- A combined approach to landscaping, including the customer’s lawn and garden
- Addresses both the essential services (mowing, blowing, edging, seeding, feeding, etc.) as well as ideas for a more eco-friendly approach and easier upkeep
- Quality care
- Trusted care
- Unique ideas that preserve water use and reduce upkeep
What’s unique: Based on the current content, an experience “unlike any other landscaper” means that the company delivers a combined approach to landscaping that’s unique. (We can assume most companies only focus on the essential, expected care.) However, it’s not clear how this unique approach will ultimately help the customer enjoy a fabulous landscape for their home and be the envy of their neighbors. Plus, it’s not clear that this is a unique offering in Raleigh-Durham.
Benefits: We’d like you to come up with the benefits. This will involve some online research to determine how this company’s features turn into benefits for the customer looking for terrific landscape services. There is LOADS of information online about landscaping measures that save water, deliver minimal upkeep, create a beautiful setting that’s also eco-friendly, etc. This is where you can pull in benefits and get creative to write exciting, beneficial copy.
2. Be familiar with three main aspects of web page copy that WORKS.
These three best practices give you a solid starting point for this Writing Challenge.
- Clear: In just seconds, you should be able to tell what the company is, what it offers the visitor, why it’s an excellent option to solve the visitor’s specific need. Since this Challenge is for a LOCAL business, your content also needs to include local information: something called the NAP (Name, Address, and Phone). The NAP is what people look for when searching locally, to help them determine, “Is this a great place near me?” Location makes a big difference, especially in a major city, because a prospect in north Durham (for instance) may prefer to work with a nearby company, especially if there’s a nursery visit involved to choose plants, etc. So, the street address needs to be quickly visible.
- Customer-focused: The copy is 100% written to the visitor (the prospect or potential customer from the Raleigh-Durham area). It has a personal tone directed at the individual; ideally in a conversational style as if you’re talking to a prospect in person in a coffee shop. It’s not about how great the company is; it’s how the company solves “your” need!
Competitive and conversion-optimized: This landscaping company certainly has competition in the greater Raleigh-Durham area. If you search online to find a local landscaper there, you’ll see many websites in the search results. Take a look at each one and consider: how does Greener Garden Landscape stand apart as the best option out there? What can you say, on the website’s homepage, that instantly sets them apart from other options in Raleigh-Durham?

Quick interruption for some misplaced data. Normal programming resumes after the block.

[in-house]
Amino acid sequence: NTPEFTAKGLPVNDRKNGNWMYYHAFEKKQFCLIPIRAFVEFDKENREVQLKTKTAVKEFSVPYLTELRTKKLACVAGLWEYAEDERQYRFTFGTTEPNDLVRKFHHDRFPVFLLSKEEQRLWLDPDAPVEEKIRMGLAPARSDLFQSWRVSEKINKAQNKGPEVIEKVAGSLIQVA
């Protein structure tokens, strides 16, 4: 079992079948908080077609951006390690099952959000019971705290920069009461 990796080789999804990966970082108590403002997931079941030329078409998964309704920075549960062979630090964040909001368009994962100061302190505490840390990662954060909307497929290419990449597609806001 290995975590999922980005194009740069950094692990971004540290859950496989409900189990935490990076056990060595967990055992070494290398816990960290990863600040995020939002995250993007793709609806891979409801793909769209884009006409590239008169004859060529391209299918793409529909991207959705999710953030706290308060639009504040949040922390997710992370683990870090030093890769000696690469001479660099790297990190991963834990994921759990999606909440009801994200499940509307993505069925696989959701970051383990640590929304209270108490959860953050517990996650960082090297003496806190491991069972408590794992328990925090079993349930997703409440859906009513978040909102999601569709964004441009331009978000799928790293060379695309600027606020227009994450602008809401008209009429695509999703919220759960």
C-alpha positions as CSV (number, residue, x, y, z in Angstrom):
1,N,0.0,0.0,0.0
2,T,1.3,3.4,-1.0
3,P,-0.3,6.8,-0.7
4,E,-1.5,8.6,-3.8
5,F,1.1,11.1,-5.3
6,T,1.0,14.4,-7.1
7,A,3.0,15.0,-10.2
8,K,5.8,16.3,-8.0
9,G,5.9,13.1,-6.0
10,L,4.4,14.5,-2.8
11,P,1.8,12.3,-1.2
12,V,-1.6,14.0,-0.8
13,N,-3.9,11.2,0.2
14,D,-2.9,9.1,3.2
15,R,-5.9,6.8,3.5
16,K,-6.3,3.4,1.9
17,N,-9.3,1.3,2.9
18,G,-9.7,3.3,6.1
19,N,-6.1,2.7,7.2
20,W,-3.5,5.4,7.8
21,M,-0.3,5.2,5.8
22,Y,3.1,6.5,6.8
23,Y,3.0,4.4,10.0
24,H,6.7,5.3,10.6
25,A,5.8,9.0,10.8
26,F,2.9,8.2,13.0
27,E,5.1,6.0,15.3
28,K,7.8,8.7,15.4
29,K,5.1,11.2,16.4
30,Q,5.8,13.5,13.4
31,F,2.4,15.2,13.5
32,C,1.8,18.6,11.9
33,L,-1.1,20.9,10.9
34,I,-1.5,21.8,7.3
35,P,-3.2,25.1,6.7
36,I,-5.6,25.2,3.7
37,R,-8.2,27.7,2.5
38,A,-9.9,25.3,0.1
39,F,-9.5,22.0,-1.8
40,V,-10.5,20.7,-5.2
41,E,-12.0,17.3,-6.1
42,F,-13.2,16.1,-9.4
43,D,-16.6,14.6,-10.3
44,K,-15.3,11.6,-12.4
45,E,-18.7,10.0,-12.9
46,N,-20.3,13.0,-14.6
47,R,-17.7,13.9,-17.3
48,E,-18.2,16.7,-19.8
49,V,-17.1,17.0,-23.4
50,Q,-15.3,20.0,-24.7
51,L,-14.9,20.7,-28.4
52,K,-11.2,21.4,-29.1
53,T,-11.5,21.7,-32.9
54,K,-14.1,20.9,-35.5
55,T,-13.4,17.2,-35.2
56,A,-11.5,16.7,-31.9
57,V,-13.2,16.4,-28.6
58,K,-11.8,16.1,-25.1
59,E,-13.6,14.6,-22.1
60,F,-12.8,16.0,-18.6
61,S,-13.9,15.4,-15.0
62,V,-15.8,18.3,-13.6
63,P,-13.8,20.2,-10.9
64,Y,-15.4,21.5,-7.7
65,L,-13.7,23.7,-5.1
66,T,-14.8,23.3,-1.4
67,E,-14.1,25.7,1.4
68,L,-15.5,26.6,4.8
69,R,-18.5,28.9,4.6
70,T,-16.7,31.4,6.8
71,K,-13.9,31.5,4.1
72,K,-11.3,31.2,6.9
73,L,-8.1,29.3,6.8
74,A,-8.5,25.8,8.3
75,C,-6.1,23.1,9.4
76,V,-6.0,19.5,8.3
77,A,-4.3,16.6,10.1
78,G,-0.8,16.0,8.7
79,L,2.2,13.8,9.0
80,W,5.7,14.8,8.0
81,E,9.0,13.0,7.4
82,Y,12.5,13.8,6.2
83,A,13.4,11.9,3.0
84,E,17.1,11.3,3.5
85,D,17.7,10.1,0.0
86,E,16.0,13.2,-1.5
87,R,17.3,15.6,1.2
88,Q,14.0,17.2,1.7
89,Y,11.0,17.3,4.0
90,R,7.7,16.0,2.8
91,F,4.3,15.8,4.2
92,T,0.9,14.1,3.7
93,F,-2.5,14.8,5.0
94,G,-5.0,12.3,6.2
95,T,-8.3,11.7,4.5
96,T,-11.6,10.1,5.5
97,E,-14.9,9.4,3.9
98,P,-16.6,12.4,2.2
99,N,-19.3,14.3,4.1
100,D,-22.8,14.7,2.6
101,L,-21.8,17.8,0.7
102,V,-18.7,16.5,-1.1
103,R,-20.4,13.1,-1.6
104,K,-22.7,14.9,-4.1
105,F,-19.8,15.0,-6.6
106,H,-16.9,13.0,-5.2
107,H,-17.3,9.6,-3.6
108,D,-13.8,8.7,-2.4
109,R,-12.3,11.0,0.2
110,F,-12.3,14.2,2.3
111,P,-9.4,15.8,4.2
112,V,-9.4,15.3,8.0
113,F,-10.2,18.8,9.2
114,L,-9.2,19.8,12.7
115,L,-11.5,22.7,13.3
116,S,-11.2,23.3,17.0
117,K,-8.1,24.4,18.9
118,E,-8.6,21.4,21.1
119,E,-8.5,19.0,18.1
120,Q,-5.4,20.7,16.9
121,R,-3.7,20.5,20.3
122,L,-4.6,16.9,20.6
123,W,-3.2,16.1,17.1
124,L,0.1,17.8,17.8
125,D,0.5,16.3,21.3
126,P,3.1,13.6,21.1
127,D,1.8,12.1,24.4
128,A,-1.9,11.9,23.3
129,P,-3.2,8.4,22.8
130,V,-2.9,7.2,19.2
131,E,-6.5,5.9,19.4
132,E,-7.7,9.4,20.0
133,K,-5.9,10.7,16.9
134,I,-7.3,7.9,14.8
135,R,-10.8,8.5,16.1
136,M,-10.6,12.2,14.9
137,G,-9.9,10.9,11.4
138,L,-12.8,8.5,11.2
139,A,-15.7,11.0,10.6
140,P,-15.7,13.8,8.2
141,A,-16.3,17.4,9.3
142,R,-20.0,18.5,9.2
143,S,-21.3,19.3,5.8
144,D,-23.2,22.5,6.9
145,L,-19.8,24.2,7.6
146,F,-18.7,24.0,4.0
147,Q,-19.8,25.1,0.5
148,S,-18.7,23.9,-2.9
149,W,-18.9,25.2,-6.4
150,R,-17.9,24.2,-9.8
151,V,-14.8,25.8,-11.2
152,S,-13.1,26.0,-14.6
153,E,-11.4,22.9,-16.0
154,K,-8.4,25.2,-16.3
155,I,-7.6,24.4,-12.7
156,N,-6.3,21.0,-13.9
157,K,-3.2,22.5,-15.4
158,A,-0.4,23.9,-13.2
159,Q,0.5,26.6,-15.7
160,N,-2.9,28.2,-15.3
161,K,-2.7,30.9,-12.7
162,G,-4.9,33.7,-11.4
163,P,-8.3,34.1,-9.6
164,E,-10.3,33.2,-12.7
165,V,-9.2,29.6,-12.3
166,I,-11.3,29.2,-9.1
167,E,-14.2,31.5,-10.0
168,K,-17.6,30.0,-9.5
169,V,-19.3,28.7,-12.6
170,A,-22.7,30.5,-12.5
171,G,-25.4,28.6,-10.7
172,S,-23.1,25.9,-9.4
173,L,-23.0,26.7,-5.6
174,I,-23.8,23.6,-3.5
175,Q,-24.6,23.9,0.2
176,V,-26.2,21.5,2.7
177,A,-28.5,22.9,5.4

And then … conversion means prospects DO something after visiting the website. You want to make sure the homepage copy converts visitors into appointments or other inquiries, or at least have them follow their Facebook page or get a free guide or something. Yes, the current website has “Request an Estimate,” but is that compelling enough? Could something else be more inviting?
Here’s a pretty good example of a local business website that follows all three best practices. It’s a website for an landscaper in Austin (and Houston). (Believe it or not, it’s really, really hard to find a website that covers all three best practices! I looked at two dozen websites before finding one, which means there’s a LOT of opportunity for you as a web copywriter and consultant.)
Why is it a decent example?
- First, the locations and phone numbers are visible on every page, at the top. Even though there aren’t street addresses, at least the cities and phone numbers are helpful. Again, many local websites lack this important information!
- It’s customer-focused, with a nice promise speaking to the individual visitor: “Experience the great outdoors at home.” It helps the visitor visualize a wonderful environment.
- And, it’s competitive when it hints at why a Maven design is the best: “Surround your home with a stunning landscape designed and built by Maven.”
- Finally, it has two calls-to-action: Request an Estimate at the top, and Get Started in the main content area.
Sure, there could be a little more intro copy to set this landscaper apart from other options in Austin. But this is pretty good for covering the basics (which many, many local sites don’t do, from what I’ve seen).
Now that you know the main aspects of web pages that work, let’s get writing!
Your task for this Challenge:
1. Write the NAP for the header.
Add the address (you can make up a Raleigh address) and a phone number (anything you’d like).
2. Write a new headline.
Make it a solution promise that also includes the word Raleigh … that would be ideal. Make sure it’s unique and specific! (Not just “quality care,” but something that’s more of a picture; a desirable outcome.)
3. Write a “solution-focused” subhead.
Support the main promise with a second line that speaks to the unique solution the company offers. It could even be a very short testimonial from one of the company’s customers.
4. Write some short, competitive body copy.